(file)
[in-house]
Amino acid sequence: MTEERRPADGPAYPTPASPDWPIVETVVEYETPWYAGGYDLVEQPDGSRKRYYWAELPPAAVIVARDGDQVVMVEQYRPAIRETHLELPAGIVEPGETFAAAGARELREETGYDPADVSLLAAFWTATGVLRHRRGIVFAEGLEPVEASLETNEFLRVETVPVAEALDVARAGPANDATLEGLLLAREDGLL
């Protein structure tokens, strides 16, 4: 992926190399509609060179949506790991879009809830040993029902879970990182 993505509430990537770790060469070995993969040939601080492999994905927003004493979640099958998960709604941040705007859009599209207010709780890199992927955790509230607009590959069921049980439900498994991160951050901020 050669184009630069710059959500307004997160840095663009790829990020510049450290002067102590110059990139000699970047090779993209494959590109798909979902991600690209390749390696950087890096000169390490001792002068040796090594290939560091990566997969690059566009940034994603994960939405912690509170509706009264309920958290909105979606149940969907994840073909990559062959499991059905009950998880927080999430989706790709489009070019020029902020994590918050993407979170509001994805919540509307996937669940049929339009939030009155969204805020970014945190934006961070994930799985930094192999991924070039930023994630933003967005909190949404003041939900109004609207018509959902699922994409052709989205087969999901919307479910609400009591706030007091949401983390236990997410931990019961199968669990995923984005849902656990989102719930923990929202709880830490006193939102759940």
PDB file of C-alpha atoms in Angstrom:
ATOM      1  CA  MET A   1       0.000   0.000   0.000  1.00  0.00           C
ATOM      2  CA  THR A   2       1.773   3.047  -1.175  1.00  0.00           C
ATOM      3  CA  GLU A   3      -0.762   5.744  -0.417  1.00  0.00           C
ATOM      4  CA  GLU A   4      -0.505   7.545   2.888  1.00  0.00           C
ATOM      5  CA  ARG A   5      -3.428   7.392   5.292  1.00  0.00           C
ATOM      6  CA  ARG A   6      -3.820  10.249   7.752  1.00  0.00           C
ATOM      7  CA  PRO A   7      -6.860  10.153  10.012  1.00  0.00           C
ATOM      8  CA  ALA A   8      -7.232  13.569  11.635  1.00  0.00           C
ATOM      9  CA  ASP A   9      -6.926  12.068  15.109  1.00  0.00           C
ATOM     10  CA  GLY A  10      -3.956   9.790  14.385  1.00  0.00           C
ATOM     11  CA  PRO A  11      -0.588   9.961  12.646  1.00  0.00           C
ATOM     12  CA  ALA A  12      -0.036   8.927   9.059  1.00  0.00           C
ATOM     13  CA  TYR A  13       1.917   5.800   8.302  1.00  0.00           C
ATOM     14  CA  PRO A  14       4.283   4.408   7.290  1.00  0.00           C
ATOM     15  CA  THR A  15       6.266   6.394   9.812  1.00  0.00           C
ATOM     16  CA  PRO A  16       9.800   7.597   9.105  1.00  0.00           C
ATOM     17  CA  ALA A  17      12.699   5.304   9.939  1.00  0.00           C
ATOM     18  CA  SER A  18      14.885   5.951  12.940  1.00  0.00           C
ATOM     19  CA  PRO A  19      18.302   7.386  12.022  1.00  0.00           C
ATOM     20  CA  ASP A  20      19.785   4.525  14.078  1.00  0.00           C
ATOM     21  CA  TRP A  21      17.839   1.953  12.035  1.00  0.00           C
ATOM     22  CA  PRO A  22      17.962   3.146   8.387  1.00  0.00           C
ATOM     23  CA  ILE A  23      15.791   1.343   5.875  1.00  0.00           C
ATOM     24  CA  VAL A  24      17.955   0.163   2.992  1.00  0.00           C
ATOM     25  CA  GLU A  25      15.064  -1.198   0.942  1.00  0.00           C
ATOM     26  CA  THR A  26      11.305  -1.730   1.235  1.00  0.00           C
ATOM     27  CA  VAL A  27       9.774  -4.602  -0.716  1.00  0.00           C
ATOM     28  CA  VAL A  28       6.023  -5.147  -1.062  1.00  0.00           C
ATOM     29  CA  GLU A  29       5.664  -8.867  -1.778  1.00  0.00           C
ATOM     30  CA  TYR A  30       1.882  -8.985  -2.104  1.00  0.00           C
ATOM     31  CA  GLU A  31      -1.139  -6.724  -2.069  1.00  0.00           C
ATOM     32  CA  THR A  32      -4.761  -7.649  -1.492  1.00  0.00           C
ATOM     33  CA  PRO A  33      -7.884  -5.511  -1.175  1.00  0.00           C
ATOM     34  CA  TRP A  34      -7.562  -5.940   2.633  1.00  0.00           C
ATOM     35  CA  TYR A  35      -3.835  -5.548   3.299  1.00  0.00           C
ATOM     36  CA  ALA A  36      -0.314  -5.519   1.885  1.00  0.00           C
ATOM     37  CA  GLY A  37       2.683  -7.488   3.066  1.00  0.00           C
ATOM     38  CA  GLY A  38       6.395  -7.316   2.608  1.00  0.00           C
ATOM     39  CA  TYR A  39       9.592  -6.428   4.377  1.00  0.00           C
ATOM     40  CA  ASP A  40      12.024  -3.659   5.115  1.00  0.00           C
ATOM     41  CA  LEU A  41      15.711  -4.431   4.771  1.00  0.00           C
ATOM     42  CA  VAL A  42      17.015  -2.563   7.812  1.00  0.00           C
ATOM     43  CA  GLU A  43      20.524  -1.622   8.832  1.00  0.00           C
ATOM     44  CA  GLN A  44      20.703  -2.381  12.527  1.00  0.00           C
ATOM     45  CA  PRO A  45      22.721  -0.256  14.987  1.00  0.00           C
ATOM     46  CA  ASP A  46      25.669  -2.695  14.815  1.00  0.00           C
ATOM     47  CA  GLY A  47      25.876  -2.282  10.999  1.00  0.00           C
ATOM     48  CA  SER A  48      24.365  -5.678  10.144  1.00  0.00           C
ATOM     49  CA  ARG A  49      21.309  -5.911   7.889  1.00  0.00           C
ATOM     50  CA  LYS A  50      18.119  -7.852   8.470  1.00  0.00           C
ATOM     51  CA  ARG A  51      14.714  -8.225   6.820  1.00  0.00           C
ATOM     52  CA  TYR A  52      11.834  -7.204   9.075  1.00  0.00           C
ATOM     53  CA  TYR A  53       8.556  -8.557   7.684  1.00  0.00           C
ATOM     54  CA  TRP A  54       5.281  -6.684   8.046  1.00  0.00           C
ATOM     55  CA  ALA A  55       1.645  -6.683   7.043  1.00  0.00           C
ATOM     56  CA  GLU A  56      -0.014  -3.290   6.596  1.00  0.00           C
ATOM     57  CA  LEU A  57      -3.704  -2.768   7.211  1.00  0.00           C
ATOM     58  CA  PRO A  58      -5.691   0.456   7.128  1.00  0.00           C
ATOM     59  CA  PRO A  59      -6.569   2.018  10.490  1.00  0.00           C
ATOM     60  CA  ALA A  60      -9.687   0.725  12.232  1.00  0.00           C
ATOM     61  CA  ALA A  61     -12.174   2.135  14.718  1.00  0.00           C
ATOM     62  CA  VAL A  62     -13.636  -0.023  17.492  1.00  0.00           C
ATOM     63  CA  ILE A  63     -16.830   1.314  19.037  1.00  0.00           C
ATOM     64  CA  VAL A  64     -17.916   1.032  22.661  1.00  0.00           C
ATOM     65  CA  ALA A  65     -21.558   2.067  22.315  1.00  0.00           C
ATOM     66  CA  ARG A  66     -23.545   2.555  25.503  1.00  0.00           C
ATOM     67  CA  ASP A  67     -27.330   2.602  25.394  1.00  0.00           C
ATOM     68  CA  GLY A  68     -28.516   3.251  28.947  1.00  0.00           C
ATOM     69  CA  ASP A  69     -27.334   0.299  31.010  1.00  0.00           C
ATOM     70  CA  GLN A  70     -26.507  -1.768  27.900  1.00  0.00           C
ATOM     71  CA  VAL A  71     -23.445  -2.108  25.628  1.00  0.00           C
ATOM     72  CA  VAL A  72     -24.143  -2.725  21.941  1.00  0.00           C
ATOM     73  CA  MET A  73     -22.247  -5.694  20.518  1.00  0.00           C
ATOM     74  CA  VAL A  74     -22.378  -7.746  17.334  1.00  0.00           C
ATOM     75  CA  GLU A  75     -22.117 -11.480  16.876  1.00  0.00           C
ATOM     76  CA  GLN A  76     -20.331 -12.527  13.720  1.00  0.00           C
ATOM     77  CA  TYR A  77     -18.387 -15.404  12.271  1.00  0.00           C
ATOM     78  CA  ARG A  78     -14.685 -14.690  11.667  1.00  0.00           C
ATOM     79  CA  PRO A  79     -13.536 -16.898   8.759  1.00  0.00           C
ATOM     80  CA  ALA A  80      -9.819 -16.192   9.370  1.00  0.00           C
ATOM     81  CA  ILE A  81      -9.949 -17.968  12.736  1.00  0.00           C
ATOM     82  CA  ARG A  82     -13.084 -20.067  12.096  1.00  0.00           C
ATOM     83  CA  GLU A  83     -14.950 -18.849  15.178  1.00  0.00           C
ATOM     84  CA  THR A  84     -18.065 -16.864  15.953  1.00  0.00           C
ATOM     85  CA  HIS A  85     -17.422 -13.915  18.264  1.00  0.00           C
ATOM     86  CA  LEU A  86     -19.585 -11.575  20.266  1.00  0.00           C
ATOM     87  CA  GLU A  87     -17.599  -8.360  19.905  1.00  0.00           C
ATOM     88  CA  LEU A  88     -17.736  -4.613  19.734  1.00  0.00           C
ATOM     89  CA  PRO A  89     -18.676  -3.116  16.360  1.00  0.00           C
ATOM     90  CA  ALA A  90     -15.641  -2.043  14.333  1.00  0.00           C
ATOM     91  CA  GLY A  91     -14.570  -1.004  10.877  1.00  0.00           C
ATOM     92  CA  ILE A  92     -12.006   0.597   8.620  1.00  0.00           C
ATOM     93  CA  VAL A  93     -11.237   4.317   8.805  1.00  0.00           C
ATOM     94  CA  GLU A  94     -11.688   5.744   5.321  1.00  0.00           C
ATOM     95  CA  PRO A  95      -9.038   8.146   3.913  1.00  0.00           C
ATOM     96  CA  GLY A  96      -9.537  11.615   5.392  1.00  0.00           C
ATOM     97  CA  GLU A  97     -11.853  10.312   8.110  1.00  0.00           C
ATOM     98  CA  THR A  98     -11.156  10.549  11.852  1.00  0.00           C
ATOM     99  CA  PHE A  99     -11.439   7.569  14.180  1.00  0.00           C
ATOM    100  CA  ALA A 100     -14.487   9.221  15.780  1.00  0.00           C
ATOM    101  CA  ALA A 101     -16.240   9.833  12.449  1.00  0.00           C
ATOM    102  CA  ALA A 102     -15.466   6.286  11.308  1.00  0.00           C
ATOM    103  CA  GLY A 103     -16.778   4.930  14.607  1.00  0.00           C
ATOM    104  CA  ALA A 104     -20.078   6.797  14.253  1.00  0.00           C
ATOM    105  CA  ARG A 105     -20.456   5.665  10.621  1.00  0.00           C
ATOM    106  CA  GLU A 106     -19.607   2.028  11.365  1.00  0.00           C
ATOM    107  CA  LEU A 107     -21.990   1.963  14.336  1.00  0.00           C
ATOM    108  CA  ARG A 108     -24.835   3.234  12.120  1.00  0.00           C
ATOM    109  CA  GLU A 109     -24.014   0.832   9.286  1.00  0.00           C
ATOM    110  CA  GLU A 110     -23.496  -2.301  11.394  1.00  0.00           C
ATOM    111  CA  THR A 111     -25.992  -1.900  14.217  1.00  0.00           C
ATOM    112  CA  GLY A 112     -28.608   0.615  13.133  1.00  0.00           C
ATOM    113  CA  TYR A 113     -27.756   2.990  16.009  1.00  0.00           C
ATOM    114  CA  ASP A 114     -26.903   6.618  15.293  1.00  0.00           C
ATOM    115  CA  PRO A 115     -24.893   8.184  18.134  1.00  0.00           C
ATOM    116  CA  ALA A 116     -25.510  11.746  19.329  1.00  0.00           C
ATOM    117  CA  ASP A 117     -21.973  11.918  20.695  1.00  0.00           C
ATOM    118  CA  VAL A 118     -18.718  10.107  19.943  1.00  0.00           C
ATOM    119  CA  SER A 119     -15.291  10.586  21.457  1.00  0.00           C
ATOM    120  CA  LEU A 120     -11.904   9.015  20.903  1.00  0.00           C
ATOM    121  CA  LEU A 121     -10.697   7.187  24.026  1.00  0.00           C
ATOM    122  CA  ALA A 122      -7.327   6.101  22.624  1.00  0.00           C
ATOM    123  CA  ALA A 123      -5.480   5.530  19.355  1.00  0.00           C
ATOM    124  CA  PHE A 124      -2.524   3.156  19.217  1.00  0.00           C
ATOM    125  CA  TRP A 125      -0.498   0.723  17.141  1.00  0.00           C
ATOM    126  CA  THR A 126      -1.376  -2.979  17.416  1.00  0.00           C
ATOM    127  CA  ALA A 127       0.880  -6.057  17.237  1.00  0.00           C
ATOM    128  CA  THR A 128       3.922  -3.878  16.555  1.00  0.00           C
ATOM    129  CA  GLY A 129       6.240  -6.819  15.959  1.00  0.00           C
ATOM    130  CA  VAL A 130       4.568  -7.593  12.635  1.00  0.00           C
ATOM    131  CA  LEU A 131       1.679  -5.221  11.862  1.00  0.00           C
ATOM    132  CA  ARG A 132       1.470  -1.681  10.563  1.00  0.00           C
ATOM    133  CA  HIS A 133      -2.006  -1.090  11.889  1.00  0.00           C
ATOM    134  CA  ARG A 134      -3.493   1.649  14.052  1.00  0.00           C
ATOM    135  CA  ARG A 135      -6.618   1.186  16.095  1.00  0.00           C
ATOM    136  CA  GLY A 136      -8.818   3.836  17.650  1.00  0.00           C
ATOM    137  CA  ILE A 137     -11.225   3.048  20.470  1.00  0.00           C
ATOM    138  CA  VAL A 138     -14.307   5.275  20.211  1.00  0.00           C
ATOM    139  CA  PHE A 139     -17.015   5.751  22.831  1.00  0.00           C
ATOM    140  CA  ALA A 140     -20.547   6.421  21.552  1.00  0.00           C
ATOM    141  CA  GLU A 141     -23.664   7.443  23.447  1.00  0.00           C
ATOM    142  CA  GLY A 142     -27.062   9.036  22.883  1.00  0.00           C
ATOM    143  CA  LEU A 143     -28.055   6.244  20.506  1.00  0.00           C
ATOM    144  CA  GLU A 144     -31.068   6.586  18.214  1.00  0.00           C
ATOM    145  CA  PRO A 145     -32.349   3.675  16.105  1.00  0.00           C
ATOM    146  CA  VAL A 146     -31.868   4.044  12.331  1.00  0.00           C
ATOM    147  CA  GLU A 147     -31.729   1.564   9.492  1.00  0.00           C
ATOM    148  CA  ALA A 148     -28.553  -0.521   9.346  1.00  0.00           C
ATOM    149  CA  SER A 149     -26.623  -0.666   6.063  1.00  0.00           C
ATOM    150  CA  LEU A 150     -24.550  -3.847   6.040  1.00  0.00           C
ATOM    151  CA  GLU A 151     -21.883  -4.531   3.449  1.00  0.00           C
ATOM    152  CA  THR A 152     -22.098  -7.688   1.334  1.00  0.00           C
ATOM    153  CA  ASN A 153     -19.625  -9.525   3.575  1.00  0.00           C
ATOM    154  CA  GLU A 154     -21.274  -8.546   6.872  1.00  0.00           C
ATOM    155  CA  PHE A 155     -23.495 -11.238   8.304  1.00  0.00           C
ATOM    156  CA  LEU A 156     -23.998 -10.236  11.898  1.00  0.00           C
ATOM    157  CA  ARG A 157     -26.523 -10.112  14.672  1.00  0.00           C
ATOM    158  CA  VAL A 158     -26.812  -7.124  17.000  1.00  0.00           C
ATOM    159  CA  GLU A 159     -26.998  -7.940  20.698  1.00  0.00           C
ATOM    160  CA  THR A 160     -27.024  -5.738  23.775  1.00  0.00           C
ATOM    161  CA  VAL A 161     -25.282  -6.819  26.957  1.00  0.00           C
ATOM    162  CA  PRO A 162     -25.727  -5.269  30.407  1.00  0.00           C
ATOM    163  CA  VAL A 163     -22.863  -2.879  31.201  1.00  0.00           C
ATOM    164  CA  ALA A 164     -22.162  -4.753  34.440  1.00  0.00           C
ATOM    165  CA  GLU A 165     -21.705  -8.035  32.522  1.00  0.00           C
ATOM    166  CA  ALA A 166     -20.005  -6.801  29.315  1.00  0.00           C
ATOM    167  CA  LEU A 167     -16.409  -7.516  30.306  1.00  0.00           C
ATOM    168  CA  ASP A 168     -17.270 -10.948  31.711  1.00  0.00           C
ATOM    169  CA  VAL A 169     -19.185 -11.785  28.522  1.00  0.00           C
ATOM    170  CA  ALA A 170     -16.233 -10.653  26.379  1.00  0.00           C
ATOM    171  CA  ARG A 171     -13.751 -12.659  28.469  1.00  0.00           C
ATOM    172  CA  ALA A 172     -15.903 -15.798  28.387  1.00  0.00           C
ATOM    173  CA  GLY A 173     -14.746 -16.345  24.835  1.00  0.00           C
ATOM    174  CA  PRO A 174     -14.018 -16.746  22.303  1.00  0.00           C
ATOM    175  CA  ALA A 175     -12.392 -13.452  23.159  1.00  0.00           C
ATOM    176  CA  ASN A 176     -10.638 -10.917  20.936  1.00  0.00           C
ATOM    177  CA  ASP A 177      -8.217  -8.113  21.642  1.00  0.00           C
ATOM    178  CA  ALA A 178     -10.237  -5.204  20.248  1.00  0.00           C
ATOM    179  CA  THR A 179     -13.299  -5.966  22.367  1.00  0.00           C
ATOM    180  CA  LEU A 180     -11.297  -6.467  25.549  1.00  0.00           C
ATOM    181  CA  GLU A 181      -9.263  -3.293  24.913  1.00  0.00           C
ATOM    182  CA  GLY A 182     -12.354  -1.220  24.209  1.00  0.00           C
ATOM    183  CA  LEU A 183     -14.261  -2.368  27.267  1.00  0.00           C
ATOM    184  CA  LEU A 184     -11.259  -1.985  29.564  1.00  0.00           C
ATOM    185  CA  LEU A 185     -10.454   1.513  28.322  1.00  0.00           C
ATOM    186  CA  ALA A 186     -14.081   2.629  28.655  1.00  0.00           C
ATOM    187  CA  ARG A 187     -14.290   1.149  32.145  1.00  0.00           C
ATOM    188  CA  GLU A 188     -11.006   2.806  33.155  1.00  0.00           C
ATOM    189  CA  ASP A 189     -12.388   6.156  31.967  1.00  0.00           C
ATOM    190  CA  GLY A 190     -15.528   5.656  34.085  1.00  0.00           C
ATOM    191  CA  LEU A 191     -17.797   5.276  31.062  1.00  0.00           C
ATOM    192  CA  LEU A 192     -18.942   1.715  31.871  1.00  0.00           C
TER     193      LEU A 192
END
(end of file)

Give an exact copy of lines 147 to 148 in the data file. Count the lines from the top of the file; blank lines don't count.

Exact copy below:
ATOM    143  CA  LEU A 143     -28.055   6.244  20.506  1.00  0.00           C
ATOM    144  CA  GLU A 144     -31.068   6.586  18.214  1.00  0.00           C